The rest is either stuff that need never escape the academy, like Jill Levenson's endless carping about how English Renaissance comedies don't slip comfortably into any sort of rigorous classification system -- those dogs! -- or, much worse, the semi-comprehensible articles of the editors: A.R. Braunmiller on "The arts of the dramatist" and Michael Hattaway on "Drama and society."
Both editors are under the spell of ranid philosophy, with its expectable dire influence on coherence. I ran both essays through a Random Abstract Noun Generator analysis. The more nouns you can switch around without changing the meaning, the higher the score.
Neither scores as high as a typical sociological treatise, but they score high enough. Braunmiller spends nearly 40 pages to establish that people who paid their pennies to go into a playhouse understood that the play they were watching was a simulacrum, that they did not really imagine that while watching "Tamburlaine" they were in Damascus.
Robert N. Watson's essay on "Tragedy" does not score quite so high in a R.A.N.G. analysis but suffers from another ailment of po-mo lit. crit. -- science envy. This wasn't the place to bring in Godel's Incompleteness Theorem, especially since Watson does not understand that Godel's is not a general proposition but applies only to formal decidable systems, of which lit. crit. is not one.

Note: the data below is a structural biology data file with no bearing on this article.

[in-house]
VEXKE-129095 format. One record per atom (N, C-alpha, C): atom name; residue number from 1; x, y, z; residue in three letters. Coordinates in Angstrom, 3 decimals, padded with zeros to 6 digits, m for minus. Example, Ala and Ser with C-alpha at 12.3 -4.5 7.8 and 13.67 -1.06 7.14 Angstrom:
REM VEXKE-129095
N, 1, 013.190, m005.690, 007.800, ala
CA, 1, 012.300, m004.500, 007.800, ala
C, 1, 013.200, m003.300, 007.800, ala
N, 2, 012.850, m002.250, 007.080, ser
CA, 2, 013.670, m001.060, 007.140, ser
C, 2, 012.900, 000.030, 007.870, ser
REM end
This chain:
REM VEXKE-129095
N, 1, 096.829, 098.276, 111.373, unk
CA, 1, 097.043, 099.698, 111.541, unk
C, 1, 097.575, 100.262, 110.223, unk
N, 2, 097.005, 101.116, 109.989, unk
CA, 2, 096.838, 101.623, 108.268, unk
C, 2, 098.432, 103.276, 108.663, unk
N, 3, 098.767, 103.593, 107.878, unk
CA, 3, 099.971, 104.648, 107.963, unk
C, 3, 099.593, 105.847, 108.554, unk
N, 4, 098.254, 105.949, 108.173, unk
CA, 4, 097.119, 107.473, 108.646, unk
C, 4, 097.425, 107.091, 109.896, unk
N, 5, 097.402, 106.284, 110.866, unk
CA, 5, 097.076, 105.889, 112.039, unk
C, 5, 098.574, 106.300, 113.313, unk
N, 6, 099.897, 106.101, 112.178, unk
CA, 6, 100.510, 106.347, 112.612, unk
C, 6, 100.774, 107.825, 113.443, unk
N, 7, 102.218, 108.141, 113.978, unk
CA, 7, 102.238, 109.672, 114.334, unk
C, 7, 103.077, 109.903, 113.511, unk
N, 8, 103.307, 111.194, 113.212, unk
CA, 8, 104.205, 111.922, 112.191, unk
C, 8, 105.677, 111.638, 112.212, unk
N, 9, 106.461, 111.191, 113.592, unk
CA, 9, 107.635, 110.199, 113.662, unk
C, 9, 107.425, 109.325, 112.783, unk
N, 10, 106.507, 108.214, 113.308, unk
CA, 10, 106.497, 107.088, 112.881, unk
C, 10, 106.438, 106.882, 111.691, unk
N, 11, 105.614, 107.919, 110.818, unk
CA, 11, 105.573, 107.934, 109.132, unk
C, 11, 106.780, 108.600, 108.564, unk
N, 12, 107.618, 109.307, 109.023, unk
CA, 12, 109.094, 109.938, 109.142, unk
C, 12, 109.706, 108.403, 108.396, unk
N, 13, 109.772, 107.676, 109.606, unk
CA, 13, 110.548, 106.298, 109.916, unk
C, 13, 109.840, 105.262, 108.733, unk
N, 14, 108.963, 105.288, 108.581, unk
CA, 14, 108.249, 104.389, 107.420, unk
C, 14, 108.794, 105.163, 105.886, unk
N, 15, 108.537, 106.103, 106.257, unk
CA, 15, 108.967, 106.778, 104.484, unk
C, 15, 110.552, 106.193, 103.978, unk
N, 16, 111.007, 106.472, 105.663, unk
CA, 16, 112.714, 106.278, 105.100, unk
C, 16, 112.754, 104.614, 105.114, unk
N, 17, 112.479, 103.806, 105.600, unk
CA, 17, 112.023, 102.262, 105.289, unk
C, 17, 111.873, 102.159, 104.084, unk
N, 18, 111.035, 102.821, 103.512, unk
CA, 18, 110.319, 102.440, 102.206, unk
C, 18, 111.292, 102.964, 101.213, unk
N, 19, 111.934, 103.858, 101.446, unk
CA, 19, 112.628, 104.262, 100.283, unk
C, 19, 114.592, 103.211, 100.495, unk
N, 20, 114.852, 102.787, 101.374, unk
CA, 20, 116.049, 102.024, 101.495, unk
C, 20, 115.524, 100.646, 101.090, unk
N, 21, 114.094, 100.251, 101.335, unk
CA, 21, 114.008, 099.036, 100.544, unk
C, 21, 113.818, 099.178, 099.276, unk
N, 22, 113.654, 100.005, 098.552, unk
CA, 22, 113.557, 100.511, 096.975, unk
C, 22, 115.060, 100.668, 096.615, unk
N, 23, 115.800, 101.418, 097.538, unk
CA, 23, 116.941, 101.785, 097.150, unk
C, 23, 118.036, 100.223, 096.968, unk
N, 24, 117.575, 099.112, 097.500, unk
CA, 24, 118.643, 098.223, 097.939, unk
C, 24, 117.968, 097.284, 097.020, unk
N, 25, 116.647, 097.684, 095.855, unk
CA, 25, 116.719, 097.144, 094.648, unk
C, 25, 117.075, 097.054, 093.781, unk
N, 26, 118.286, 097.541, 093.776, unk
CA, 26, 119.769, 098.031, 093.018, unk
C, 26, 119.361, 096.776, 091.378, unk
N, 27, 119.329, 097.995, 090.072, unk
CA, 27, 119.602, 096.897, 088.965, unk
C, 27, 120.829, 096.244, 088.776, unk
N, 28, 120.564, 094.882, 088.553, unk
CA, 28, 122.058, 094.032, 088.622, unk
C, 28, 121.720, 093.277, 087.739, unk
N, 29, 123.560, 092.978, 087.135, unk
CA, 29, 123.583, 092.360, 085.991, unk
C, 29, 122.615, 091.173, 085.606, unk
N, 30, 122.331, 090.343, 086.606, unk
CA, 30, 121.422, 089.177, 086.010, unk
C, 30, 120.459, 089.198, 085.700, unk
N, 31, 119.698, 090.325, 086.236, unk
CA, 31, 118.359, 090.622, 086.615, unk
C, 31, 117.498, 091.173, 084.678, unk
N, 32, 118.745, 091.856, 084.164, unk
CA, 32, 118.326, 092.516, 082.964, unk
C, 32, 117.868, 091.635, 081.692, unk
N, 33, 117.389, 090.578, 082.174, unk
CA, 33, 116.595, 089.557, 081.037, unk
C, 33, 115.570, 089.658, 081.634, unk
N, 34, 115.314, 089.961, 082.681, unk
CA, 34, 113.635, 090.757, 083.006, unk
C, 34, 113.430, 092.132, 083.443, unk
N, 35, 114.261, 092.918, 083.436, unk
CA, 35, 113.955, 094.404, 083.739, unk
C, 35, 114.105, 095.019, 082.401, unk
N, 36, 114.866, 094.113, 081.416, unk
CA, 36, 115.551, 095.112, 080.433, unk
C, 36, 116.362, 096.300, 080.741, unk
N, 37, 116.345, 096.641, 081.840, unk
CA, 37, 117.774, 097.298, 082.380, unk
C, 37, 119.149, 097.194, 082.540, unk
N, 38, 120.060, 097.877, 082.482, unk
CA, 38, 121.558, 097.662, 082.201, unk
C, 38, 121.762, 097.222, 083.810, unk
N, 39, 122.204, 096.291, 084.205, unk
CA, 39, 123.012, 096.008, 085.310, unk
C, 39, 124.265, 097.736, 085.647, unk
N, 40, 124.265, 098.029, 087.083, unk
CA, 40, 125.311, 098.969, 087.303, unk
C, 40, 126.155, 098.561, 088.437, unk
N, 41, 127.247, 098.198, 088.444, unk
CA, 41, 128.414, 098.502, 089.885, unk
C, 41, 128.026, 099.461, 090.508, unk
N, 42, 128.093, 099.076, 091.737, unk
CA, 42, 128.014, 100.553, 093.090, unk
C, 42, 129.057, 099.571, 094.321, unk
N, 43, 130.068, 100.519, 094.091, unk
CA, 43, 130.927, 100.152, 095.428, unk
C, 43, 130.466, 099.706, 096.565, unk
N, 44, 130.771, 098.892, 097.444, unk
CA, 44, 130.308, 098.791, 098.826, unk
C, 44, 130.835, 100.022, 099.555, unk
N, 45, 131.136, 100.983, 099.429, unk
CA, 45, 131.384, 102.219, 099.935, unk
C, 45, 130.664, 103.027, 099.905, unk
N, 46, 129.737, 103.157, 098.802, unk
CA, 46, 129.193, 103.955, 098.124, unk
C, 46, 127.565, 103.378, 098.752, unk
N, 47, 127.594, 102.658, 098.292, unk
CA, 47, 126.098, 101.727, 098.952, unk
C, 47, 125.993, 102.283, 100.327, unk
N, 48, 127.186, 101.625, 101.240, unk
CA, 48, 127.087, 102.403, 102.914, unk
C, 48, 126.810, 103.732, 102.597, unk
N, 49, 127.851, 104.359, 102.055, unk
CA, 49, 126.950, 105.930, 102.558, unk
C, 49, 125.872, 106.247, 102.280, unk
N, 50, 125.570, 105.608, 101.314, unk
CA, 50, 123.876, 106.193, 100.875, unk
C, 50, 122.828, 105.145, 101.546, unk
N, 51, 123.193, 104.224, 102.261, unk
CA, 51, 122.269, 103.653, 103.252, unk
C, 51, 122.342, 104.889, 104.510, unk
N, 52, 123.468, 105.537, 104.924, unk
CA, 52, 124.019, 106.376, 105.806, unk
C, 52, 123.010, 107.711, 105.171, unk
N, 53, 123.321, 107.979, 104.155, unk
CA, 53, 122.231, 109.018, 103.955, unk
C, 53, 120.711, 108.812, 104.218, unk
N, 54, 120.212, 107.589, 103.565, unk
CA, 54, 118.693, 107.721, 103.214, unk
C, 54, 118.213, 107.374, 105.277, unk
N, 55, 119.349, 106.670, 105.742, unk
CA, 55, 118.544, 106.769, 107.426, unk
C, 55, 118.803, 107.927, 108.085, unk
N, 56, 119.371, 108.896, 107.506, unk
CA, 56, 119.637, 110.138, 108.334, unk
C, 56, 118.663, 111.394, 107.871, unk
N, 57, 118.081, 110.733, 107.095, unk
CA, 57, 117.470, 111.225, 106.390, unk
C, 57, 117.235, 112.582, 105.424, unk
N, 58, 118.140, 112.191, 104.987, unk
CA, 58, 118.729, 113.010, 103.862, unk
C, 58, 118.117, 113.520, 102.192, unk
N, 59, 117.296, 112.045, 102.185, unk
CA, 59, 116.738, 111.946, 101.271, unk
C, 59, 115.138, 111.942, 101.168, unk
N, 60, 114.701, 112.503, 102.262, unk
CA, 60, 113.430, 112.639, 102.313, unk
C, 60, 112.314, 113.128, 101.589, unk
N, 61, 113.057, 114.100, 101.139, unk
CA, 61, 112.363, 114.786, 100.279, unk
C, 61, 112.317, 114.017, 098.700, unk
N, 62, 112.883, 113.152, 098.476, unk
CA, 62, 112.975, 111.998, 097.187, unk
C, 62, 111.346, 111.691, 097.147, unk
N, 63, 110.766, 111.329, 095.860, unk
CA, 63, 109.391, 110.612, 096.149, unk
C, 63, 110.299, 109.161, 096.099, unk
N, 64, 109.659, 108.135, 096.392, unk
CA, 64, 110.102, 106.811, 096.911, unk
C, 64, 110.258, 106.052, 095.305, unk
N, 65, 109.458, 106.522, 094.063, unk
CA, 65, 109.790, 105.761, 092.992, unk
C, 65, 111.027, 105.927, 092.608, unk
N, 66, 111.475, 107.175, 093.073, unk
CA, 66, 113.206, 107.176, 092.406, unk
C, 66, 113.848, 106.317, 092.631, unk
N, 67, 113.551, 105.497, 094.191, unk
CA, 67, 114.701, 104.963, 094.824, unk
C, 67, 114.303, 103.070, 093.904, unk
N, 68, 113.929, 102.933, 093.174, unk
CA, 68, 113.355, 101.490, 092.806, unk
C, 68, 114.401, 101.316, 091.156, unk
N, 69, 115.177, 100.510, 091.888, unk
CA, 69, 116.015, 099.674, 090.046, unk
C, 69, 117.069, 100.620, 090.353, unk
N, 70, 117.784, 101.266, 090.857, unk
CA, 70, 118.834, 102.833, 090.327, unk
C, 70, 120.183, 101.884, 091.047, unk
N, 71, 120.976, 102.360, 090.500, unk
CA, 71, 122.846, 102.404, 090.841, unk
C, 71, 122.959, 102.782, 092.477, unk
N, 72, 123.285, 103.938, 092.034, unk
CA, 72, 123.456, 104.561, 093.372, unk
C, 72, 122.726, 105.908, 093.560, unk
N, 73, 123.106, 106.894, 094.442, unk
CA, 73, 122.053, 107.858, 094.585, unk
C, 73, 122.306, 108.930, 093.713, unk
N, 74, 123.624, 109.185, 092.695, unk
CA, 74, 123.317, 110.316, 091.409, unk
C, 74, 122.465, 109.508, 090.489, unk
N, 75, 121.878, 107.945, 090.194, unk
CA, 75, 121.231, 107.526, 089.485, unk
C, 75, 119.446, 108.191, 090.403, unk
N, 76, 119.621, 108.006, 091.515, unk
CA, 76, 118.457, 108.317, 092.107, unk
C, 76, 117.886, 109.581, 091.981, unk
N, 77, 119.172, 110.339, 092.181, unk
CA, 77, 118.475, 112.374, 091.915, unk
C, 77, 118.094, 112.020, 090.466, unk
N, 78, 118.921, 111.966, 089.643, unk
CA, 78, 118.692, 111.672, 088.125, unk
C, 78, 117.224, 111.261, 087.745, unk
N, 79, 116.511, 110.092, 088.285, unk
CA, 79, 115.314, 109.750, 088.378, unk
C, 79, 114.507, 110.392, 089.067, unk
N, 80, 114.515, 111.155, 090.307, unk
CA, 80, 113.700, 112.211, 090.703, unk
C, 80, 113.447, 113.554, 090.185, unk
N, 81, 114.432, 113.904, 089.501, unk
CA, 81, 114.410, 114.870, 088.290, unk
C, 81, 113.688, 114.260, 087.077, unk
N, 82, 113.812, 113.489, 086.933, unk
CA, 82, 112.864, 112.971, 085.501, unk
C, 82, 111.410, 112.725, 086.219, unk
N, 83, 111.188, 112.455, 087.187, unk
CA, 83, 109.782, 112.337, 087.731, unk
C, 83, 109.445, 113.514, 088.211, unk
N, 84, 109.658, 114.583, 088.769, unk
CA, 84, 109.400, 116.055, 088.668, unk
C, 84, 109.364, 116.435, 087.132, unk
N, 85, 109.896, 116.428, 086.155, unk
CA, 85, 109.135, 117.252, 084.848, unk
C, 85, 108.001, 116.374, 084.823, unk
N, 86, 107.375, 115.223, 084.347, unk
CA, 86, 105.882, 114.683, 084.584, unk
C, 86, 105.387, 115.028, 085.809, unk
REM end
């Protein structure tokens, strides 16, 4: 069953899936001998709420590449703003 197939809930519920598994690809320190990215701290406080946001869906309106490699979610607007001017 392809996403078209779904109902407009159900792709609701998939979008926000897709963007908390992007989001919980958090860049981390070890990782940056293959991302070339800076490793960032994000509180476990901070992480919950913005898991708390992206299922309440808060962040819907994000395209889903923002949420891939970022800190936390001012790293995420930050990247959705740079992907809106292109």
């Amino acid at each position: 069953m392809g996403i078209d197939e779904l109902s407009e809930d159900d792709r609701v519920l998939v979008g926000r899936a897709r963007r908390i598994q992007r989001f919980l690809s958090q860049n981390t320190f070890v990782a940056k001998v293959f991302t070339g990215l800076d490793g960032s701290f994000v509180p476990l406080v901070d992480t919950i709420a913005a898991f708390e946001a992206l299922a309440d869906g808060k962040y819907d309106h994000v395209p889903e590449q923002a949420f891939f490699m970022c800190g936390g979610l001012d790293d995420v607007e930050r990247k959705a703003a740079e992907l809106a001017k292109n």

Too bad, a lot has been unearthed and better understood about English drama since I studied it as an undergrad four decades ago. The bits and pieces collected here are not worth the time or the money.
Also, when did writers about English literature become turgid? Forty years ago, a good fraction of literary criticism was either nonsense or insignificant. But it was stylishly insignificant.
It does not help that some of the plays referenced here have not been reprinted in over a century, so unless you live near a very big library, you can hardly check it out. You will probably get more bang for your buck if you take the money you might spend on this book and use it to buy two tickets to a play and invite a charming member of the opposite sex to come.